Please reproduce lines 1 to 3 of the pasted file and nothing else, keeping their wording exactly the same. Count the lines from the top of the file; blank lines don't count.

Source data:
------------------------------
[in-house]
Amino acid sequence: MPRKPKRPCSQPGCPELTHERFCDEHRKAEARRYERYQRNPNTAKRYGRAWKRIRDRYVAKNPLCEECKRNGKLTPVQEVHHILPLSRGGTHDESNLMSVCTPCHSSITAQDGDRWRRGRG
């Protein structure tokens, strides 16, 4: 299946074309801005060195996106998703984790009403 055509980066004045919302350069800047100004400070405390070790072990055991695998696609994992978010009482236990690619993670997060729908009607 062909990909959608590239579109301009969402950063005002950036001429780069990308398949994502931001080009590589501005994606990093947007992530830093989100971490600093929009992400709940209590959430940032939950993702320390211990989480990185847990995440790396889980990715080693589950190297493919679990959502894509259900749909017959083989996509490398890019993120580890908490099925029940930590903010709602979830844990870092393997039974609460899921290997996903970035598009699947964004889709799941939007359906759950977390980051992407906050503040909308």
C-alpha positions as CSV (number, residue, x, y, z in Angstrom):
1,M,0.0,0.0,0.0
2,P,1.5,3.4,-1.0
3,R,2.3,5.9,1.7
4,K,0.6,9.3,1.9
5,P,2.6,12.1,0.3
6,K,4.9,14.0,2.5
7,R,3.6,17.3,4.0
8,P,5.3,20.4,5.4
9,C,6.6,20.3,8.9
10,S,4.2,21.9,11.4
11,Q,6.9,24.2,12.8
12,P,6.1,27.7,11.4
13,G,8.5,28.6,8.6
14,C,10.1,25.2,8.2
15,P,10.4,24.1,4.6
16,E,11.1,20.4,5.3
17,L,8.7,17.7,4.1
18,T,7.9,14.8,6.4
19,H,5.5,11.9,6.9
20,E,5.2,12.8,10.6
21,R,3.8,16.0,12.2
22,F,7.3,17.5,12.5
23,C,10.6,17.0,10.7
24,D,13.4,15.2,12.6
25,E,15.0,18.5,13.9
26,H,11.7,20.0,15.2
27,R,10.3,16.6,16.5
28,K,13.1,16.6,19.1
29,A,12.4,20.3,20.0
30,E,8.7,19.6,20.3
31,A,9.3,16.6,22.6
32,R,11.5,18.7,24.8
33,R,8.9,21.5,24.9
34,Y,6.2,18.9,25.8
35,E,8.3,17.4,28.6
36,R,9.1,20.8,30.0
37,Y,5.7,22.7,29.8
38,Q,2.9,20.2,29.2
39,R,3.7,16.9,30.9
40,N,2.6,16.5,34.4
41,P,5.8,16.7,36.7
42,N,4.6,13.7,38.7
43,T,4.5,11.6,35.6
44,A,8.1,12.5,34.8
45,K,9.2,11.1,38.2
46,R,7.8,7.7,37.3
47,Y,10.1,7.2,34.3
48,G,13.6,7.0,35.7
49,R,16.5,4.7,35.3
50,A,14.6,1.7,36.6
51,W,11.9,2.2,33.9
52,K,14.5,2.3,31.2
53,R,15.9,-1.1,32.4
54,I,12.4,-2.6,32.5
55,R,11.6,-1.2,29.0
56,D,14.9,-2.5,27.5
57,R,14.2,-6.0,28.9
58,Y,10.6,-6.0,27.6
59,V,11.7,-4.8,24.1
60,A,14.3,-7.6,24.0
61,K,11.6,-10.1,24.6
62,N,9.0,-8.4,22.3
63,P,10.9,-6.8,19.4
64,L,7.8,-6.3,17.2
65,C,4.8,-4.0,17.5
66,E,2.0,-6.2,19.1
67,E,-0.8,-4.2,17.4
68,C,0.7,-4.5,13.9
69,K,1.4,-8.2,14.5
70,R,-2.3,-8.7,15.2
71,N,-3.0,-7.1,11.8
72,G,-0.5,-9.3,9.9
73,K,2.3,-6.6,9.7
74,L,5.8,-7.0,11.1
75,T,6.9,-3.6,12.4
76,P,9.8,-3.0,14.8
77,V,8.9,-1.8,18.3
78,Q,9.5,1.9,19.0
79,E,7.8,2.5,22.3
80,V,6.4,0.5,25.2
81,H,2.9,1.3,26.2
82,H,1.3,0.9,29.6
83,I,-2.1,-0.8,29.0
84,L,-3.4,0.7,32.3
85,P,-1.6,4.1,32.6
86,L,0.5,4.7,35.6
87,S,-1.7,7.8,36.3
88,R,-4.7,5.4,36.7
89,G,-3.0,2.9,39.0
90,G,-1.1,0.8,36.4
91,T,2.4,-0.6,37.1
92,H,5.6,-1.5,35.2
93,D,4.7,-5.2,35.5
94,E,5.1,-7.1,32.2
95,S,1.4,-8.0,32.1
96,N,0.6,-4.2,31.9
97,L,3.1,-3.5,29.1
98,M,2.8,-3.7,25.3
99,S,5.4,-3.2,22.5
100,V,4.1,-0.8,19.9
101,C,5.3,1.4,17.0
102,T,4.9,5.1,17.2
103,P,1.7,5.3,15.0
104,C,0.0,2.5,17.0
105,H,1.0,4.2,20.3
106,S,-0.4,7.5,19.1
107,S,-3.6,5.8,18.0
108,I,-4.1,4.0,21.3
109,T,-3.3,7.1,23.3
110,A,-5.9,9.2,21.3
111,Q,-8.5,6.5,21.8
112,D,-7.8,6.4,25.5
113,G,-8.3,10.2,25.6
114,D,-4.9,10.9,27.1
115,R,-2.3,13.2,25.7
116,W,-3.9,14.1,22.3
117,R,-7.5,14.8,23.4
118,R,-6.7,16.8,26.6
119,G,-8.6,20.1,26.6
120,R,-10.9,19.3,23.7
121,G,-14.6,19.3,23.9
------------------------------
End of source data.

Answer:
[in-house]
Amino acid sequence: MPRKPKRPCSQPGCPELTHERFCDEHRKAEARRYERYQRNPNTAKRYGRAWKRIRDRYVAKNPLCEECKRNGKLTPVQEVHHILPLSRGGTHDESNLMSVCTPCHSSITAQDGDRWRRGRG
């Protein structure tokens, strides 16, 4: 299946074309801005060195996106998703984790009403 055509980066004045919302350069800047100004400070405390070790072990055991695998696609994992978010009482236990690619993670997060729908009607 062909990909959608590239579109301009969402950063005002950036001429780069990308398949994502931001080009590589501005994606990093947007992530830093989100971490600093929009992400709940209590959430940032939950993702320390211990989480990185847990995440790396889980990715080693589950190297493919679990959502894509259900749909017959083989996509490398890019993120580890908490099925029940930590903010709602979830844990870092393997039974609460899921290997996903970035598009699947964004889709799941939007359906759950977390980051992407906050503040909308």